1. What is Debt Settlement?
Debt Settlement is the process of negotiating your debts with the intent of obtaining a reasonable settlement. The negotiation process is quite daunting and requires constant monitoring and being educated about debt collection laws. A lender will usually settle if you meet the criteria or qualify for debt settlement.
2. Should I opt for Bankruptcy?
If you are not able to pay a settlement amount to your lender and you do not qualify for bankruptcy, it is a good idea to look into debt settlement. Note that unlike bankruptcy, debt settlement is usually some sort of “amicable” resolution between the lenders and yourself and therefore, there are no hard and fast rules for what you can get on a debt settlement. Additionally, it usually takes less time to recover the points on your credit. Unfortunately this statement is not always clear because there are many other factors that need to be considered when recovering your credit rating. For example if you still owe on your house, other debts owed, possible credit cards you are keeping and the frequency you are paying them.
3. Am I eligible for debt settlement?
If you owe more than 10K in credit cards you are eligible for debt settlement. In fact, you can also do a debt settlement on lesser amount but it is not recommended unless your hardship is overwhelming. The reason is that debt settlement will still affect your credit negatively. Someone might prefer to keep a perfect credit rather than taking a chance on debt settlement.
4. Can I negotiate on my own?
Of course you can and many people successfully do. There is a saying which says, “he who represents himself, has a fool for an attorney.”
a. Lenders now are very aggressive in pursuing their debts and they will try to negotiate to get the settlement in their favor;
b. borrowers or consumers are emotionally drained during the process and end up by taking unfavorable deals;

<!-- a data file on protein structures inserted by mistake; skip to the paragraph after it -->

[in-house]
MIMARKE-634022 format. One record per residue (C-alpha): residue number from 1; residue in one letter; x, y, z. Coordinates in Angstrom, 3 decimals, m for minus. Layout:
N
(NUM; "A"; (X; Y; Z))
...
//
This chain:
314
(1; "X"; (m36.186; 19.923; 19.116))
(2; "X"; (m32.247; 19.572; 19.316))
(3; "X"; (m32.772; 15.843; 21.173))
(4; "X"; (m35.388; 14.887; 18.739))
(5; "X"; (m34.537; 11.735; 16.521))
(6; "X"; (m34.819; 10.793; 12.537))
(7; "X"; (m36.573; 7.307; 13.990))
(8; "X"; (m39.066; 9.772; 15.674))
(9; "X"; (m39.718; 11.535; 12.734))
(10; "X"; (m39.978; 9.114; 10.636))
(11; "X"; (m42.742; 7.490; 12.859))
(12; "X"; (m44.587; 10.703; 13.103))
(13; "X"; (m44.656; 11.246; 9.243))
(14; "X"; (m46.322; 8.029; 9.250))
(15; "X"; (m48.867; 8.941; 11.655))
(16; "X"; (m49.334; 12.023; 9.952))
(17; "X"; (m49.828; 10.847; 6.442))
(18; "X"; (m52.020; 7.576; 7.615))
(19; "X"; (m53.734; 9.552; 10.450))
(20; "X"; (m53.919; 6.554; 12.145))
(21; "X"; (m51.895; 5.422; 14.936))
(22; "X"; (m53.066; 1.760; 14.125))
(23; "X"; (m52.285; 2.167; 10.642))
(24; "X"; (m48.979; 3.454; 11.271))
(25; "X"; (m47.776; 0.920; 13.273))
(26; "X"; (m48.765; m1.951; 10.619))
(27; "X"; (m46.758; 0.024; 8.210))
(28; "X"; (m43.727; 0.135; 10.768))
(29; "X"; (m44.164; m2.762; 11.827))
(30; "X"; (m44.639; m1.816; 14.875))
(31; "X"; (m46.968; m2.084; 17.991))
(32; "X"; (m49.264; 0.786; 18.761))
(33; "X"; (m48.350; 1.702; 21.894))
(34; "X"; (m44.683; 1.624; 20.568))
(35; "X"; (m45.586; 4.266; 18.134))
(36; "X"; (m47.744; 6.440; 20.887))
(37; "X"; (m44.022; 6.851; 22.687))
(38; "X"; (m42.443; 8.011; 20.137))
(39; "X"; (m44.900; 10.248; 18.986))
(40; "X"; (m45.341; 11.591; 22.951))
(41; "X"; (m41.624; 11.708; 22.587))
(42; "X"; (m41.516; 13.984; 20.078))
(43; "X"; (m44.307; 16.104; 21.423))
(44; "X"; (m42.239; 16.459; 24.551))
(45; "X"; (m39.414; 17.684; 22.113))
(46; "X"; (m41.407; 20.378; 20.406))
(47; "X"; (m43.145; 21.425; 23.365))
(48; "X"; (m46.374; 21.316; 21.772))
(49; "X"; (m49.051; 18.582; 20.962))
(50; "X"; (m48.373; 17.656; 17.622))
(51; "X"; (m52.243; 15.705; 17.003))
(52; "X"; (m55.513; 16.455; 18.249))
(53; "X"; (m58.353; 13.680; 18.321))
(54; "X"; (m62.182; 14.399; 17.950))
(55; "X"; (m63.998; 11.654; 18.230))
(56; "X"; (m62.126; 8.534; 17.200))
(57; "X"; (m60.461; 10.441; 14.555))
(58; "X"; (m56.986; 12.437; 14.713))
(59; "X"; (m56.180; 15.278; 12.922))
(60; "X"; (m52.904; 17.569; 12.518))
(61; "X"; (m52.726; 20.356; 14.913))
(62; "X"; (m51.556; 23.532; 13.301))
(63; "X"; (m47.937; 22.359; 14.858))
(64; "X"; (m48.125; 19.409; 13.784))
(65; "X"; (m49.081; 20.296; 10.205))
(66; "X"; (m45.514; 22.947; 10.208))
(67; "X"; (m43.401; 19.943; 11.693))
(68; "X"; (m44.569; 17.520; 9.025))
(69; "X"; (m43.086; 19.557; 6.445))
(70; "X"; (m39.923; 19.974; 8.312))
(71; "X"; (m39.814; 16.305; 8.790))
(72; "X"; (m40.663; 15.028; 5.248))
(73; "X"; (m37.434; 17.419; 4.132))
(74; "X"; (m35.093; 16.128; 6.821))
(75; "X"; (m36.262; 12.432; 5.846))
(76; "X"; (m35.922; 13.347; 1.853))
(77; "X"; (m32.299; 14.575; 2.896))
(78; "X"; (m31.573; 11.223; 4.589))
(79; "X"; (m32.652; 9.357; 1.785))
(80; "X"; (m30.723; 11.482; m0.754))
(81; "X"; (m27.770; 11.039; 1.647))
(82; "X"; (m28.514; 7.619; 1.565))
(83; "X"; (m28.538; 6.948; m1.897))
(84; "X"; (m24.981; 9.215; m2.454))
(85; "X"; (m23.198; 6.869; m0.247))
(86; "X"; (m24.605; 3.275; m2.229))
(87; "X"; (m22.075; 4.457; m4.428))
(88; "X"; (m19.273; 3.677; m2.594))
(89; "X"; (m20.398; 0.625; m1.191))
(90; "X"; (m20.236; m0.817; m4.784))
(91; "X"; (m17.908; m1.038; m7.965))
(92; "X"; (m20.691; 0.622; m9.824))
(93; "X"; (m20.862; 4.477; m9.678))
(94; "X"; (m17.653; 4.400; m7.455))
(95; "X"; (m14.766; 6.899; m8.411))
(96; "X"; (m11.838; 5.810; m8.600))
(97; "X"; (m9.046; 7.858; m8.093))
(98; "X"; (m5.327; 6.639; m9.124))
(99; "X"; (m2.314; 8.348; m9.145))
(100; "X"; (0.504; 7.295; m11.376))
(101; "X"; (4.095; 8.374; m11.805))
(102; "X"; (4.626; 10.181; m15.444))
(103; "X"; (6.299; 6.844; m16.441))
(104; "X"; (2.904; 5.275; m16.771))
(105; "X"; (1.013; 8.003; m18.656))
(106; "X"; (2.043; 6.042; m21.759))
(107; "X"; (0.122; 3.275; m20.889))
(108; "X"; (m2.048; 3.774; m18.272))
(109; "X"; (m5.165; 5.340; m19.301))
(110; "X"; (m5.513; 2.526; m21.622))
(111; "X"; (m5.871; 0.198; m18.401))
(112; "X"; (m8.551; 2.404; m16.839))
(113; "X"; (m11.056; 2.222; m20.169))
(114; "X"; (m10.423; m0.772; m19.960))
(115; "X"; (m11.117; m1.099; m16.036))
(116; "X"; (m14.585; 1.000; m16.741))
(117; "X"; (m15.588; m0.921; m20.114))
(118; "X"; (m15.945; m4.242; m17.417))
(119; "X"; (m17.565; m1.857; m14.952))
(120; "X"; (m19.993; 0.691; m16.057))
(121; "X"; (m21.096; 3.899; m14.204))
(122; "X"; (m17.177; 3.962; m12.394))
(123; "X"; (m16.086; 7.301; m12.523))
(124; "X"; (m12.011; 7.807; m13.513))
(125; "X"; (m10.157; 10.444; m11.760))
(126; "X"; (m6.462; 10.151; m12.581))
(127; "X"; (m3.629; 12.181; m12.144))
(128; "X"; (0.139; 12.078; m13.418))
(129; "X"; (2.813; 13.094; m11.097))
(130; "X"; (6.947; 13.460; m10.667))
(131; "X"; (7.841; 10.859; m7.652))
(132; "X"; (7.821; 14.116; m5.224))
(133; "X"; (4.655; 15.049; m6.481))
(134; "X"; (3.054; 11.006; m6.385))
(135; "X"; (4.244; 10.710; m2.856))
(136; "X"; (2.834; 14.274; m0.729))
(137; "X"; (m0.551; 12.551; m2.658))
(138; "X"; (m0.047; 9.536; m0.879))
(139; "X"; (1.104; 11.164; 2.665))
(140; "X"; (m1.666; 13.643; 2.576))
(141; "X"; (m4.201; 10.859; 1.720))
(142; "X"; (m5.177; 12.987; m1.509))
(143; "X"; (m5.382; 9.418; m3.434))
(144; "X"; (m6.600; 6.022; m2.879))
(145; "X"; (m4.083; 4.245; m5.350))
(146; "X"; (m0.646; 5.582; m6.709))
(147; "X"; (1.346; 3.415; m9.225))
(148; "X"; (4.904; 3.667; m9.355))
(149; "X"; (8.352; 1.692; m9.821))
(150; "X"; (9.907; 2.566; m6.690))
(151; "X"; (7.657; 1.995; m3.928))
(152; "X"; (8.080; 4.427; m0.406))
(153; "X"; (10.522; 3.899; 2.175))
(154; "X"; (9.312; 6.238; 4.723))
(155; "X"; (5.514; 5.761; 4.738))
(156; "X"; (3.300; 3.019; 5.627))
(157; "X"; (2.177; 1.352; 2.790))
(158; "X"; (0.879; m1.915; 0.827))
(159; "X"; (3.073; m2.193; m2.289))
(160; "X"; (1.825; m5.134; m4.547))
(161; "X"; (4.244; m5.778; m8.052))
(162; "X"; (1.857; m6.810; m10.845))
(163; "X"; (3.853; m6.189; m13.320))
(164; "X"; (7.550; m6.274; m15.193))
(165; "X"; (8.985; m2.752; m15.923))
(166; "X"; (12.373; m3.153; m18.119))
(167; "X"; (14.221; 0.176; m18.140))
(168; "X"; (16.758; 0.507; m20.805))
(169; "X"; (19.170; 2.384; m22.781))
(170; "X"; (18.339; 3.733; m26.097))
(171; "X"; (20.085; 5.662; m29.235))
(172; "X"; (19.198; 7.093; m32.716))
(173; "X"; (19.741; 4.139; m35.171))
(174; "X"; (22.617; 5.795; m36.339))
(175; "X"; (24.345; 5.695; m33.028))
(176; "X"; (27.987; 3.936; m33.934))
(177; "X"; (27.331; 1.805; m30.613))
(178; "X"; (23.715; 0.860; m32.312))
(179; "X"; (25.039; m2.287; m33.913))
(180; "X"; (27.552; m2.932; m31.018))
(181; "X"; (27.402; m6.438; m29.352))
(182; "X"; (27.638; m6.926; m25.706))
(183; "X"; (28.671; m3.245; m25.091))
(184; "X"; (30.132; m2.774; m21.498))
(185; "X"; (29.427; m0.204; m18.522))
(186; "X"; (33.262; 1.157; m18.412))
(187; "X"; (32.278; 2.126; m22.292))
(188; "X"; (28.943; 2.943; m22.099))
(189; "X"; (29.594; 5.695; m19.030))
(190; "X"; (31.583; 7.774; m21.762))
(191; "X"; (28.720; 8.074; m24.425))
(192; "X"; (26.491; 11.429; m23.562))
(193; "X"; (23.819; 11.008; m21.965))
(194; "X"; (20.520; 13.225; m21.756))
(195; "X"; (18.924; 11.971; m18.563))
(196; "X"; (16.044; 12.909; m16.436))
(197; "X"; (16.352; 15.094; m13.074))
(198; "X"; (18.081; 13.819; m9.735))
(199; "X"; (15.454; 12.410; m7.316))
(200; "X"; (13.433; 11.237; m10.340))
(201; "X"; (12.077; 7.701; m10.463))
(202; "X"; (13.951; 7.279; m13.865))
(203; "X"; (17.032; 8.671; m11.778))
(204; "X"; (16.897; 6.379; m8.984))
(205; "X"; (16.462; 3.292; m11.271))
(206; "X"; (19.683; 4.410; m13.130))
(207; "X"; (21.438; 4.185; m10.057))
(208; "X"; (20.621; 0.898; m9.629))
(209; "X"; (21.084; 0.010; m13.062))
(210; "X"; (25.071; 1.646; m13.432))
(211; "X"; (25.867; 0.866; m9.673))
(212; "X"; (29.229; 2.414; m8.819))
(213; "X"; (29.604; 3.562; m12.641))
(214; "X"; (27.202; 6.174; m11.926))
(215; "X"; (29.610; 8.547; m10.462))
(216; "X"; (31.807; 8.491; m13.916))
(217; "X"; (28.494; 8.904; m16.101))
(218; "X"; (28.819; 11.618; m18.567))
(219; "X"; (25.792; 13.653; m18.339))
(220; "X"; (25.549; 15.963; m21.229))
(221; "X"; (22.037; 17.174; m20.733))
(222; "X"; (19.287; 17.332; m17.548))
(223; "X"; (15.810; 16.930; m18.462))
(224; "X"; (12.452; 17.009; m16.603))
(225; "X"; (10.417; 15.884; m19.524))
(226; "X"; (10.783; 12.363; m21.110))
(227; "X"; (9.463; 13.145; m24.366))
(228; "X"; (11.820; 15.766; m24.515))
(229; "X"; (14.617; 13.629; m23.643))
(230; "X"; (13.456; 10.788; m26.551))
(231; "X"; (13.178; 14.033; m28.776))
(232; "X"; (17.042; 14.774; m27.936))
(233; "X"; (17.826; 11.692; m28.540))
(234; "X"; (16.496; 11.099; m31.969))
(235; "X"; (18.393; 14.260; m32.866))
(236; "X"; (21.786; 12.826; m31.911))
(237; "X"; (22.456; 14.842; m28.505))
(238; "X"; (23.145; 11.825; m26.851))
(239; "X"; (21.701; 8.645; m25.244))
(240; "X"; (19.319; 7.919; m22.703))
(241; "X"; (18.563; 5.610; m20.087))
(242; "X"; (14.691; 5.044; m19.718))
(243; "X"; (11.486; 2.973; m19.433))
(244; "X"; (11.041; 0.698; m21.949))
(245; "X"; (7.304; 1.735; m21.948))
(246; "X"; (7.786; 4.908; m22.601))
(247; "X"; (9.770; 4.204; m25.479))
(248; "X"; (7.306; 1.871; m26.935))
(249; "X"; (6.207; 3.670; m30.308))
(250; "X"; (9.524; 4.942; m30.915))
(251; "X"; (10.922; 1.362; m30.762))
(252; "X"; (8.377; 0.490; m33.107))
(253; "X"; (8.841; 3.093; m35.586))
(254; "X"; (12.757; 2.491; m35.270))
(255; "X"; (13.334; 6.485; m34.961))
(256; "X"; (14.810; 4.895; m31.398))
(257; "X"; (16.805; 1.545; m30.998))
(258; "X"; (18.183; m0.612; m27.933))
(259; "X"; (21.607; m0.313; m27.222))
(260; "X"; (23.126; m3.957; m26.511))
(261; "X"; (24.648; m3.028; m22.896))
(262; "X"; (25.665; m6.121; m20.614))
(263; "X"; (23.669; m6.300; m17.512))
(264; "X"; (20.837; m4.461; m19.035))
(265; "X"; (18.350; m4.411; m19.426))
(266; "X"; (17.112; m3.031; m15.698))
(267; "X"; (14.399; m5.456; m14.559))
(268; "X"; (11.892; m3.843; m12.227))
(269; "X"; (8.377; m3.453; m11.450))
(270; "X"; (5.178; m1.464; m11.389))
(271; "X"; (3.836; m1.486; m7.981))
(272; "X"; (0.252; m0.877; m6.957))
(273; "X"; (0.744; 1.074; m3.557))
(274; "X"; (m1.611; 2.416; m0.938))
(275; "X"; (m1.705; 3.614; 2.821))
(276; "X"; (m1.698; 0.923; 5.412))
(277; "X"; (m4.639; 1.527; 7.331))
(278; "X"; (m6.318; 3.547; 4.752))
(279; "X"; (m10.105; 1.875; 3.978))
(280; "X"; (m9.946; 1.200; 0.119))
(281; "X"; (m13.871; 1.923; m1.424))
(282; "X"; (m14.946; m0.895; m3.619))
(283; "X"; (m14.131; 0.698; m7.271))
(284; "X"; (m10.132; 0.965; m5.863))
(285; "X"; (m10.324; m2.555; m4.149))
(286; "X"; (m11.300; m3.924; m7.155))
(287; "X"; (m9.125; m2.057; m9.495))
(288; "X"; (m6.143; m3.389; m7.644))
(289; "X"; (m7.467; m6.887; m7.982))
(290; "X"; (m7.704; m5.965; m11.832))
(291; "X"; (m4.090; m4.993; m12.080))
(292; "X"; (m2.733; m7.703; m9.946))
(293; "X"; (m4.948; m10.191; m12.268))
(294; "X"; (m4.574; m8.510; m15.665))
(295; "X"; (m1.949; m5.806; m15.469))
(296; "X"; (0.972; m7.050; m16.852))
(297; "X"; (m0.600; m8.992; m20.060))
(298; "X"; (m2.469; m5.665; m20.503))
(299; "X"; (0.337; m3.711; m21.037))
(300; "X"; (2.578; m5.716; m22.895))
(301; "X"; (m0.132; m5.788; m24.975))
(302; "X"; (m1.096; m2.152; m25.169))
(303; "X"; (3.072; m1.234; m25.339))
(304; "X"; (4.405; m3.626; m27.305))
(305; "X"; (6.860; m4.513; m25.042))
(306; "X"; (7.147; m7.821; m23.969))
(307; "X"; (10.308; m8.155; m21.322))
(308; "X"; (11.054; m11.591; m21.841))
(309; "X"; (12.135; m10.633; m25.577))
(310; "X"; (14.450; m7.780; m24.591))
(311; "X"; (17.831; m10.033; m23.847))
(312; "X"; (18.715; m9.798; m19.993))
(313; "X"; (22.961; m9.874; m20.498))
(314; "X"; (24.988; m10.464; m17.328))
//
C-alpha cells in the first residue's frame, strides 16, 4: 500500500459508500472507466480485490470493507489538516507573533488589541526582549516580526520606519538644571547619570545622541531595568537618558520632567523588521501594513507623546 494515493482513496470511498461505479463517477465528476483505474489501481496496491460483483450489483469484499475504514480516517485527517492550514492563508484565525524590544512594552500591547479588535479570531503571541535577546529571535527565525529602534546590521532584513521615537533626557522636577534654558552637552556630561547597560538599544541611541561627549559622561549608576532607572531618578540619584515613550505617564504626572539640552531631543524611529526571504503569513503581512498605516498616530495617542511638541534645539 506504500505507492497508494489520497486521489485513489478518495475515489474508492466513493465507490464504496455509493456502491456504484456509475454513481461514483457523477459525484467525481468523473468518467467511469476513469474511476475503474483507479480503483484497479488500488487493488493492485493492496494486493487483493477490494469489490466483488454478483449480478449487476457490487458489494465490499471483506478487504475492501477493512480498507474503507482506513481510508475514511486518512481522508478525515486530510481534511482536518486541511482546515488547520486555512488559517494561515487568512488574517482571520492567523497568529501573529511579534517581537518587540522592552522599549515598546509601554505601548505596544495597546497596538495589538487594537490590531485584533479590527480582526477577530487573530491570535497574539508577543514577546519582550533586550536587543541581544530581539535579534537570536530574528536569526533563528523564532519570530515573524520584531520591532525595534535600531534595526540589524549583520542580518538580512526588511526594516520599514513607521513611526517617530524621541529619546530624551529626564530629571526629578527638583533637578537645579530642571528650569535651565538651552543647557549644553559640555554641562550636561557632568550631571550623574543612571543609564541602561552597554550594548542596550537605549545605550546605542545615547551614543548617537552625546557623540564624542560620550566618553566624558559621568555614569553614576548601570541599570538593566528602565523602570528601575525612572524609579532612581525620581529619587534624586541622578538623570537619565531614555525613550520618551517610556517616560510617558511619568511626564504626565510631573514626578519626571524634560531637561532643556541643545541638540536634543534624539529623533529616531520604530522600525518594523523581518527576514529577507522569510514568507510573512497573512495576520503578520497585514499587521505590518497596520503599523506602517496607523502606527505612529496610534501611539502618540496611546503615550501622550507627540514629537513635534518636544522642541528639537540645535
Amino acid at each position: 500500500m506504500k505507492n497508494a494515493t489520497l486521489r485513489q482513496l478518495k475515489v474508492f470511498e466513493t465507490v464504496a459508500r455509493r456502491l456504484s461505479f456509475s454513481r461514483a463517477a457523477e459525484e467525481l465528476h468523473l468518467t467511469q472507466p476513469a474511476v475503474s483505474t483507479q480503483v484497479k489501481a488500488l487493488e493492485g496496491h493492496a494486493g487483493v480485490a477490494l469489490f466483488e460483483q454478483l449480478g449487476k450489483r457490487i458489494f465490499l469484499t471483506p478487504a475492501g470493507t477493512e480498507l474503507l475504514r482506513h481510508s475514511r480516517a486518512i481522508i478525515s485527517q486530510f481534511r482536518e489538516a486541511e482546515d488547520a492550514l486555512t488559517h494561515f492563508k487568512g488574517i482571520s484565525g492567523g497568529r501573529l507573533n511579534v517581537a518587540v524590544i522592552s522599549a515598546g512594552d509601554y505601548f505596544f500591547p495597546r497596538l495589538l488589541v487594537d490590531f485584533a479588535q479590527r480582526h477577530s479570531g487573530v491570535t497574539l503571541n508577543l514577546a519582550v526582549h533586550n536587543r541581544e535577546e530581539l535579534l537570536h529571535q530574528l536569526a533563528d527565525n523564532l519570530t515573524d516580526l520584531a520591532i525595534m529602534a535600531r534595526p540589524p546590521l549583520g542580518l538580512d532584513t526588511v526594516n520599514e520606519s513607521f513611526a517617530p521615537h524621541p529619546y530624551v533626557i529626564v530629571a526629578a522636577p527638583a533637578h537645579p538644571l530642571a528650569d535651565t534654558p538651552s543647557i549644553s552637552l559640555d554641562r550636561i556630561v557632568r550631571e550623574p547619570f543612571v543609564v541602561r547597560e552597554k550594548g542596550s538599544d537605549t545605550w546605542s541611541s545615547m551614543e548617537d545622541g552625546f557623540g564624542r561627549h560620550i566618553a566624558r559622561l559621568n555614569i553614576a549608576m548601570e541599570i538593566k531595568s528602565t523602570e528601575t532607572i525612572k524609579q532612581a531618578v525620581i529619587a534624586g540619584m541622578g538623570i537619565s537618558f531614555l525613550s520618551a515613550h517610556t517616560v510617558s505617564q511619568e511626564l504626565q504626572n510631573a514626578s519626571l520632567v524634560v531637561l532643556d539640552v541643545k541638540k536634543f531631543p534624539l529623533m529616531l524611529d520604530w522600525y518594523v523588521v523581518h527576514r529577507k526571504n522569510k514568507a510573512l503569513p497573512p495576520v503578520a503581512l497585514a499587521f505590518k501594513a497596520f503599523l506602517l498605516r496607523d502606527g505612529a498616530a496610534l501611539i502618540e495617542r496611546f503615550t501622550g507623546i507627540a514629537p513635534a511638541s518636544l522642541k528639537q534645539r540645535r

c. You will also have to educate yourself about the laws – including Fair Debtors Collection Practices; and
d. You will not benefit from the “cease and desist” letters preventing creditors to harass you for a debt.
5. At what point should I start my debt settlement?
You should consider debt settlement when:
a. You are faced with a genuine hardship;
b. You want to protect some assets from bankruptcy;
c. You are late on your credit card;
d. You have at least some money to work a deal out with the lender.
6. What happens if I ignore the collection calls and just do not respond.
First, the lender will try to collect from you. Then if you do not respond, they will sell or transfer the debt to a collection agency (which are far more aggressive than banks). If the collection agency fails, they will refer the case to an attorney’s office or have their own attorney file a lawsuit in your case. Unless you have money to pay an attorney to defend you, the lender will obtain a judgment against you. Once a judgment is obtained, they have a right to garnish your paycheck, levy your bank account and also attach a lien to any properties where equity is present. They will also pile interest and other fees on the top of the actual amount owned.
7. What happens if the bank or the lender already has a judgment against me?
At this point you can still file a bankruptcy or even try a debt settlement. Our law firm has represented many who already had a judgment against them. However, the settlement offer is usually higher than the regular offers.
8. Is it not better to do a debt consolidation?
Debt consolidation is the process of compiling all the debts in one. The problem is that often you will end up by paying the same amount plus the fees of the consolidation company. This is not really practical and economical. It also leaves the lingering pain of having debts on your mind. Furthermore, other lenders do not really like such programs.
9. I used a debt settlement company and I end by losing money.
This is a common complaint that we are getting from many of our clients. Many of the debt settlement companies were operating in an “abusive” way. For example, they would ask for advanced fees from the clients and ask the clients to put a certain sum in an “escrow or trust” account to be used at a later stage. The truth is that most of those clients end up falling behind in contributing to the escrow account and losing fees paid to the debt settlement company. The clients ultimately found themselves in a worse position, and ended up filing for bankruptcy.
Our law firm negotiates your debts and does not ask for any advance fees or “escrow” accounts. Furthermore, the FTC has outlawed such practices in October 2010. Call us for more details at 510 742 5887.
10. What kind of debts can be settled?
It is easier to settle unsecured debts such as:
a. Credit cards
b. Lines of credit
c. Hospital bills
d. Already foreclosed properties second and third loans